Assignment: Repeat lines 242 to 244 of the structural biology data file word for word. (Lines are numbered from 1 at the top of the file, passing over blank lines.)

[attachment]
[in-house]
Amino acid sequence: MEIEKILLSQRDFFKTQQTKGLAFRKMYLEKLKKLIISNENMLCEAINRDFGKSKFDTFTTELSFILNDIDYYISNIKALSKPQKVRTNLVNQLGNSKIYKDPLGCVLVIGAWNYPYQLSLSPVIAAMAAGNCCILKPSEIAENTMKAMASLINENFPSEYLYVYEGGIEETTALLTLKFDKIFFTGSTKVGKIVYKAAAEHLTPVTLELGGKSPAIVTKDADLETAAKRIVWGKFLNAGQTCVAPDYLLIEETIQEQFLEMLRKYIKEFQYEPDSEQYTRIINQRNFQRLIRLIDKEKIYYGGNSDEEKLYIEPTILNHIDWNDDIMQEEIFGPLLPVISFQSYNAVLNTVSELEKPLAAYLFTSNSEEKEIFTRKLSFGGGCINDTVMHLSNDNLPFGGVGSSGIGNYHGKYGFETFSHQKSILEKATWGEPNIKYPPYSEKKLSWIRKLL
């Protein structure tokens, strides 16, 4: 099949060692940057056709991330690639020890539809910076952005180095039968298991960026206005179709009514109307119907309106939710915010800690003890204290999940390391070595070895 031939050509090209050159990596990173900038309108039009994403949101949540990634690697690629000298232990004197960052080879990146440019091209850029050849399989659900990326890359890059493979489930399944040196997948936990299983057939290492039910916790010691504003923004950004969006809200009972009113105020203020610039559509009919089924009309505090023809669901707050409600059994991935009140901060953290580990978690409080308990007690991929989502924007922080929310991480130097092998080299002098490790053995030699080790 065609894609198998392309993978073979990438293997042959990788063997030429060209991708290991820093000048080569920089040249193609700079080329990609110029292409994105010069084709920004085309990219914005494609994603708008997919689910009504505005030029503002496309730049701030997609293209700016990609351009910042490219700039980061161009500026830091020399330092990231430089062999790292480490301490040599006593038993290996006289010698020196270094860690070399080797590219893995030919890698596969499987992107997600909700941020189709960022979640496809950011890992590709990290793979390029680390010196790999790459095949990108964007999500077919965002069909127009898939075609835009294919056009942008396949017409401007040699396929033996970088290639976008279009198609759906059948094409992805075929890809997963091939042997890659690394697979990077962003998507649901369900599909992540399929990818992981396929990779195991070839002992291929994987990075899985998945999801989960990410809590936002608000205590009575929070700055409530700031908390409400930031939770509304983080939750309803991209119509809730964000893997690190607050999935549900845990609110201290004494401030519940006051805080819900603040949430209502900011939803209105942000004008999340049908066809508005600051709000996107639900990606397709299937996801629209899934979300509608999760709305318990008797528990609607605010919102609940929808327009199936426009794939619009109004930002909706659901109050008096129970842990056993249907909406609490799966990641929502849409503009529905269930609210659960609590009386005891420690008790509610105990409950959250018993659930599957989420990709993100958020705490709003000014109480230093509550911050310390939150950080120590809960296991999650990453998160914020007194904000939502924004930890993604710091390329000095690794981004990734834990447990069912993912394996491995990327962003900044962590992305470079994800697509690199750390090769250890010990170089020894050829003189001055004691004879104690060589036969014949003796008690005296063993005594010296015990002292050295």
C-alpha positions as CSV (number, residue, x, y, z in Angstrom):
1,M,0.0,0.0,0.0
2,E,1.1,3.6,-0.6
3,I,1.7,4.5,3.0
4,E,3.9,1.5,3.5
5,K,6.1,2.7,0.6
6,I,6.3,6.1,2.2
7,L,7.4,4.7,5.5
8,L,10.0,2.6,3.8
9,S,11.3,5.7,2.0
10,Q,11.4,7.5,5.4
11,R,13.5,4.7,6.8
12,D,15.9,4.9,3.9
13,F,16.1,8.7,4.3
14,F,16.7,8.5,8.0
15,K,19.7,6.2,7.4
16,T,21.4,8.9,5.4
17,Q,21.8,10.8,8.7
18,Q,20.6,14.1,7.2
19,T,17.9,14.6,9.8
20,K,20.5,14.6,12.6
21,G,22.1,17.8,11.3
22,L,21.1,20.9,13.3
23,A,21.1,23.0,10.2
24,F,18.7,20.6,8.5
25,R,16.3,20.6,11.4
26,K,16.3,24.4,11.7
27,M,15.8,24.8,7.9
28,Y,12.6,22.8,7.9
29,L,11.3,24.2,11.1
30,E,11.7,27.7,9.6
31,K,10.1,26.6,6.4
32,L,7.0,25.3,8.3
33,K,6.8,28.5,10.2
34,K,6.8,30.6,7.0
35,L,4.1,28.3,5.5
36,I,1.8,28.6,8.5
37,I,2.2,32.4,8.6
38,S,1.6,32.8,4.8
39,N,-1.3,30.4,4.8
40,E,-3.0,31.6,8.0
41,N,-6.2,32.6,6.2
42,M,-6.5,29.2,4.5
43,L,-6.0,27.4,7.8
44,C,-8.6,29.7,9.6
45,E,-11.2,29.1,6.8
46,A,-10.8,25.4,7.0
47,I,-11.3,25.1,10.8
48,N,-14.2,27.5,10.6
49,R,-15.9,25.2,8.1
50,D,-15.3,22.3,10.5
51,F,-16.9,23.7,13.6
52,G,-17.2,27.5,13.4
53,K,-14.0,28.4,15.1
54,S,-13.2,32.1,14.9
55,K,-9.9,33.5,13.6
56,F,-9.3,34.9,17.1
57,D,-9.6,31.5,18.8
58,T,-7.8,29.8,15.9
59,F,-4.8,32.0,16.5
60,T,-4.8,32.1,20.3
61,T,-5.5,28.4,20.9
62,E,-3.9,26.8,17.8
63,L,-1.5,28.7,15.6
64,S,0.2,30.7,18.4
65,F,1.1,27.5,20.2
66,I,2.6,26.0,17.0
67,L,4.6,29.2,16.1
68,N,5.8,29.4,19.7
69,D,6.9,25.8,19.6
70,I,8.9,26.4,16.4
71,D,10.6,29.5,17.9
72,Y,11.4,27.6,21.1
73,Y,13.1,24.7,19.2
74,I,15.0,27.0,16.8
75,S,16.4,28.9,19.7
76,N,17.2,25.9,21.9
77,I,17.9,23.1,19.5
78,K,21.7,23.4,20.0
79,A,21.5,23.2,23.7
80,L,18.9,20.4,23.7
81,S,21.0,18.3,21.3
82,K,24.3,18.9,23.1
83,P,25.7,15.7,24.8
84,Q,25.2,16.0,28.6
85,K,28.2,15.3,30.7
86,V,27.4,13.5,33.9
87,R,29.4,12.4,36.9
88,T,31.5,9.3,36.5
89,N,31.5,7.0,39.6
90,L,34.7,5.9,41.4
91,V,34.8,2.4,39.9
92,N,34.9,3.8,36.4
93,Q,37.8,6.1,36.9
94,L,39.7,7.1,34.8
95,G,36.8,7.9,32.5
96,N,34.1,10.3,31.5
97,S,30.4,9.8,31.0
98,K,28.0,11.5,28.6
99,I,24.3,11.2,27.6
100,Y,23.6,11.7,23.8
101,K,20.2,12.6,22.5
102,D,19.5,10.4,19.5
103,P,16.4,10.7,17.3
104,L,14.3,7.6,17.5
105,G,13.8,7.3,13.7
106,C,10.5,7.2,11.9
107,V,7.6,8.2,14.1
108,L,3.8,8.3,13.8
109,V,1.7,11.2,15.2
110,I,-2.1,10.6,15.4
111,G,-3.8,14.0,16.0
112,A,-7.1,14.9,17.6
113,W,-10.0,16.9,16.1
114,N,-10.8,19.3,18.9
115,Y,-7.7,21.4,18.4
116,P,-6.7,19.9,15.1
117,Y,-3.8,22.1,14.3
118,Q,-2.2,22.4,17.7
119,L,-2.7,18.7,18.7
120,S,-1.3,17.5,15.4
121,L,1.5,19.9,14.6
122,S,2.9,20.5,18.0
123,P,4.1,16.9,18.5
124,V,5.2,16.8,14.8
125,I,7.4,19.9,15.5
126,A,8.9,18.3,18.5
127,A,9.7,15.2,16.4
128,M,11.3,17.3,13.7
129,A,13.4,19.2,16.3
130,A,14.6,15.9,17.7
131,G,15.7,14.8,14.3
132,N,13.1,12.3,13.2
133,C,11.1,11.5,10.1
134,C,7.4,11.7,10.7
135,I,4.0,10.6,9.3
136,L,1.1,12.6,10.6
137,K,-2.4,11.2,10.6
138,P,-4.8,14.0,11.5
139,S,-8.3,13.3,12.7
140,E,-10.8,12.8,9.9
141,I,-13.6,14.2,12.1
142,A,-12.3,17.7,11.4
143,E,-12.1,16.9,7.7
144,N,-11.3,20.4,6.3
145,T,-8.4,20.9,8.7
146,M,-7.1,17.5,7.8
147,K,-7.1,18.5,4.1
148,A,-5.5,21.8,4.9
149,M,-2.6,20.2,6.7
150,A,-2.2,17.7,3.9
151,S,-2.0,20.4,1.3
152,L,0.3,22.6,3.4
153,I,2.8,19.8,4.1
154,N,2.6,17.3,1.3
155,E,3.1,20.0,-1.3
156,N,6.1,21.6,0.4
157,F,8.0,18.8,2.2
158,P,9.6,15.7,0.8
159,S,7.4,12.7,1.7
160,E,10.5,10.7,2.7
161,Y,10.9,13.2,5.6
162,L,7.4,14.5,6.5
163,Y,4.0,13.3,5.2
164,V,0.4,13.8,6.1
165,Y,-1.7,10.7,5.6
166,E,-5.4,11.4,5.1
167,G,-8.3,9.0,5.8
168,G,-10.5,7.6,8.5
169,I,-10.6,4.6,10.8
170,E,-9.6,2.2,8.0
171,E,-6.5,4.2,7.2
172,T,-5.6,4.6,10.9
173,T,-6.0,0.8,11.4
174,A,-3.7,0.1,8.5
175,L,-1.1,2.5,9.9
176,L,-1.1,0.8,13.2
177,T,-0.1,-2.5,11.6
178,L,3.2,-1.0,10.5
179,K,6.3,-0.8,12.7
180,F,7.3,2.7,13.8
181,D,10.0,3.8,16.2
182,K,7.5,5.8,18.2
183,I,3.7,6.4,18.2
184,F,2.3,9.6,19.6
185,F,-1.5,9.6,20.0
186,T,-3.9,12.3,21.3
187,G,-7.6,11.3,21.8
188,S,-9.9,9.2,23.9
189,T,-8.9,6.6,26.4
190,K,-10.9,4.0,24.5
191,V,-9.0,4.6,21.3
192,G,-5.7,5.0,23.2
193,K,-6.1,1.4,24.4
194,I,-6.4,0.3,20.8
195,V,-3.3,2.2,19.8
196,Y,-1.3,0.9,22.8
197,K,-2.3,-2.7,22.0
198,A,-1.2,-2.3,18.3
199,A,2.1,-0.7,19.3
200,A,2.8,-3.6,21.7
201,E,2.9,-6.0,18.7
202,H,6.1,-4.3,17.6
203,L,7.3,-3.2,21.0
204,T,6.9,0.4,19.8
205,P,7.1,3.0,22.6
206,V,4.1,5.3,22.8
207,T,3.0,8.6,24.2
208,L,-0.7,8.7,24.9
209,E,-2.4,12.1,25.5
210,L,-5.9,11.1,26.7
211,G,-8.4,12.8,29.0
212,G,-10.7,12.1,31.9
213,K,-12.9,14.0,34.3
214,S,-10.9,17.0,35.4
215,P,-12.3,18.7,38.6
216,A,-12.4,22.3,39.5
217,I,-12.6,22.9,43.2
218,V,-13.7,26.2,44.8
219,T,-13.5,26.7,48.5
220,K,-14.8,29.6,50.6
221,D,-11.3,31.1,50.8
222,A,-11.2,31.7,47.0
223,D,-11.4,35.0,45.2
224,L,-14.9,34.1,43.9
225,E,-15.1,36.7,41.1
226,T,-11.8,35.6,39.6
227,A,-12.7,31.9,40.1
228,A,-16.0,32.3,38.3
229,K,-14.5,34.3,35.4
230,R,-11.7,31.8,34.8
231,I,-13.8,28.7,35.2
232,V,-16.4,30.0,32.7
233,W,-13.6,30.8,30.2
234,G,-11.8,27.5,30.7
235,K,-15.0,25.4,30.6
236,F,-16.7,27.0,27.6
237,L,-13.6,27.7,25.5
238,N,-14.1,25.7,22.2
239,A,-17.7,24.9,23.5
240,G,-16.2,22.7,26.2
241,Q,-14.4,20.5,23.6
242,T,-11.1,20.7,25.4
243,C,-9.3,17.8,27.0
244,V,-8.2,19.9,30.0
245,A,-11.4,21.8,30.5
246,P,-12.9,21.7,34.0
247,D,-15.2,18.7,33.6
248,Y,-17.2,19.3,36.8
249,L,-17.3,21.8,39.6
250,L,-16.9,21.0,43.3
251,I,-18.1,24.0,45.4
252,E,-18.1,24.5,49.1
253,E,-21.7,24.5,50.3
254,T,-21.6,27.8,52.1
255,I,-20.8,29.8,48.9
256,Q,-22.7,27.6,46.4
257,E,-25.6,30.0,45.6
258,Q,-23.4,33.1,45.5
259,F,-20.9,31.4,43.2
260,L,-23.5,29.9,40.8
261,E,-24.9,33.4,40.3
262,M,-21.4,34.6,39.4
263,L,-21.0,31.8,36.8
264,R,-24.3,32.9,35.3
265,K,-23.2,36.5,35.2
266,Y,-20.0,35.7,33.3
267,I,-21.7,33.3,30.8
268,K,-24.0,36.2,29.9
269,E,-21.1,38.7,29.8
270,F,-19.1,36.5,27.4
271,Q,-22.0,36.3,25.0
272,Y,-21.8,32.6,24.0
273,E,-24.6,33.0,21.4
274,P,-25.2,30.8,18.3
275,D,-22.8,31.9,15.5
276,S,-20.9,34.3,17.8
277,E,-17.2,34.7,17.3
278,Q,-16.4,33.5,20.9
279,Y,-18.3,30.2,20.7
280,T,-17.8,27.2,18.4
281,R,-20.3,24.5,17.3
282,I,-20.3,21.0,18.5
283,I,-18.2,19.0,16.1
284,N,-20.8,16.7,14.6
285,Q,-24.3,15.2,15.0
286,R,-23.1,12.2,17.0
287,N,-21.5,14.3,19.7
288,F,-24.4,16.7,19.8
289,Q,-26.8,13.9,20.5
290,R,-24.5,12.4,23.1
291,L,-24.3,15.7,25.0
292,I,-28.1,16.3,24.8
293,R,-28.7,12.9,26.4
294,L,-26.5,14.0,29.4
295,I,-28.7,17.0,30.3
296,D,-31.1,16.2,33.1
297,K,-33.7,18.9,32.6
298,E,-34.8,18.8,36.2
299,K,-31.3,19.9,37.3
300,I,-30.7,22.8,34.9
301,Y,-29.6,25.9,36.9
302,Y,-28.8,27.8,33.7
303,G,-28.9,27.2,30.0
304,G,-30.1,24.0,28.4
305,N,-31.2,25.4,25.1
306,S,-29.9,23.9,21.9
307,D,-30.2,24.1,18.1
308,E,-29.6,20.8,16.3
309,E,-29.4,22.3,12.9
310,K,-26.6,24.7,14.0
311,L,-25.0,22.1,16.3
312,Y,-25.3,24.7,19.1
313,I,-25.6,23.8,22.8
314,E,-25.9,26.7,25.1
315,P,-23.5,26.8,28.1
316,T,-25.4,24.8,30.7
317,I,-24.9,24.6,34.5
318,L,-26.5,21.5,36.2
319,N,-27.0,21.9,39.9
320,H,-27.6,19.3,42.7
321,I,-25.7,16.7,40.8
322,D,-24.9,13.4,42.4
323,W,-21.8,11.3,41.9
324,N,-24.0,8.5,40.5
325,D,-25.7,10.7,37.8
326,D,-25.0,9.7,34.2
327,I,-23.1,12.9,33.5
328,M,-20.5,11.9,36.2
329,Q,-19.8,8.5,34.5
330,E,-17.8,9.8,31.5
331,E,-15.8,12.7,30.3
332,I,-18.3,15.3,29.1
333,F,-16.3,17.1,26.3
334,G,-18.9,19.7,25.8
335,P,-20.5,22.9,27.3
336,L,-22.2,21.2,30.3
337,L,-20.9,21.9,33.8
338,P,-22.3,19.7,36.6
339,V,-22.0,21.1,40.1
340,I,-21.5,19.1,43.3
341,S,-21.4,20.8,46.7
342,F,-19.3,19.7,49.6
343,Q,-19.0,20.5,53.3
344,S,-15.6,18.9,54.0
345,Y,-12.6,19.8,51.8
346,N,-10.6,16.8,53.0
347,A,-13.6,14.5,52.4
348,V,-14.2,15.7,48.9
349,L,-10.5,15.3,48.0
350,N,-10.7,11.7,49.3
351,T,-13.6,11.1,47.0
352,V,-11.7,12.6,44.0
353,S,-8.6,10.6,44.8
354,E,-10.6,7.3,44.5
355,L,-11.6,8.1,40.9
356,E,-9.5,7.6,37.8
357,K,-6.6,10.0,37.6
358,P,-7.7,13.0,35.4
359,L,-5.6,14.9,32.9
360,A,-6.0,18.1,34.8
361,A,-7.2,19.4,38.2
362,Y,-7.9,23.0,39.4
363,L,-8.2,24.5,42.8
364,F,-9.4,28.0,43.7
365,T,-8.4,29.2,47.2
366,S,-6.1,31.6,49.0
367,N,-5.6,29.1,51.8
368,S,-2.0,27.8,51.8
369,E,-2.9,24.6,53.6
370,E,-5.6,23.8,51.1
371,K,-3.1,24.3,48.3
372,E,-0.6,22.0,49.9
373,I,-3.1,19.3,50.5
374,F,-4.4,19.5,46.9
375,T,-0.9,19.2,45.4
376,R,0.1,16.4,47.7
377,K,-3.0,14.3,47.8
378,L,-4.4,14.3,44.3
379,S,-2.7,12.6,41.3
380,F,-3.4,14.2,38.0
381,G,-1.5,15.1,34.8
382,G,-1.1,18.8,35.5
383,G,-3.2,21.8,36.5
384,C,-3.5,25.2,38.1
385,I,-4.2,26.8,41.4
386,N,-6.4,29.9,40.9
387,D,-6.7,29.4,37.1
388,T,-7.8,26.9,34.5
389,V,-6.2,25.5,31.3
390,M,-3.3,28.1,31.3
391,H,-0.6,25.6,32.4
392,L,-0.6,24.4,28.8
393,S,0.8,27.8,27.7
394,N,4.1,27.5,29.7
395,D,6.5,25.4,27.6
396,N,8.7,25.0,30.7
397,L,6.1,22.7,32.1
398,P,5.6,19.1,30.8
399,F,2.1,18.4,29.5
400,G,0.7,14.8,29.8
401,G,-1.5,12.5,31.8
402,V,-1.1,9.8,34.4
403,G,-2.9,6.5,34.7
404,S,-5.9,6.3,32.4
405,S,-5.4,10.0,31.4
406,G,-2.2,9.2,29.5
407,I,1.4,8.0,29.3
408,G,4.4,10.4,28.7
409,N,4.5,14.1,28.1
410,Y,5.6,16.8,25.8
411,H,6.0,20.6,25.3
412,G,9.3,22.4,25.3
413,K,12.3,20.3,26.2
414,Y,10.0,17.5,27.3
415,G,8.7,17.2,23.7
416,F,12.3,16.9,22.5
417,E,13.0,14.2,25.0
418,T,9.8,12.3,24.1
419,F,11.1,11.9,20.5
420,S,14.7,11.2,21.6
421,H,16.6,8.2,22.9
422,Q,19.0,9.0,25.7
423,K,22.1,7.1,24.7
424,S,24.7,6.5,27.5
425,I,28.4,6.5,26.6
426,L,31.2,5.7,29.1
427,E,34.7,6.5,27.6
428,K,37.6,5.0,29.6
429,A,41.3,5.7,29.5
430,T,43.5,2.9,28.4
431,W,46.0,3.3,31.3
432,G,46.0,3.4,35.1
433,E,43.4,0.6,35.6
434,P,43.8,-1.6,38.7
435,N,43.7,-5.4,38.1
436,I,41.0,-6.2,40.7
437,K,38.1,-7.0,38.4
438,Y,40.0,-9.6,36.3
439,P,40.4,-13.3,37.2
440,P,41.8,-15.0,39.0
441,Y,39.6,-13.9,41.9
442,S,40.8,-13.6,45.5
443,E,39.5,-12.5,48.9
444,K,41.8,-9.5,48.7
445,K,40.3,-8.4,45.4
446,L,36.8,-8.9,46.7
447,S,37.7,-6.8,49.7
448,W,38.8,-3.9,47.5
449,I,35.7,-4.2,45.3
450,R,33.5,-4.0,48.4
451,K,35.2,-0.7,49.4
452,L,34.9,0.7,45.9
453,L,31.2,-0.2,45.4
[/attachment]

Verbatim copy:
238,N,-14.1,25.7,22.2
239,A,-17.7,24.9,23.5
240,G,-16.2,22.7,26.2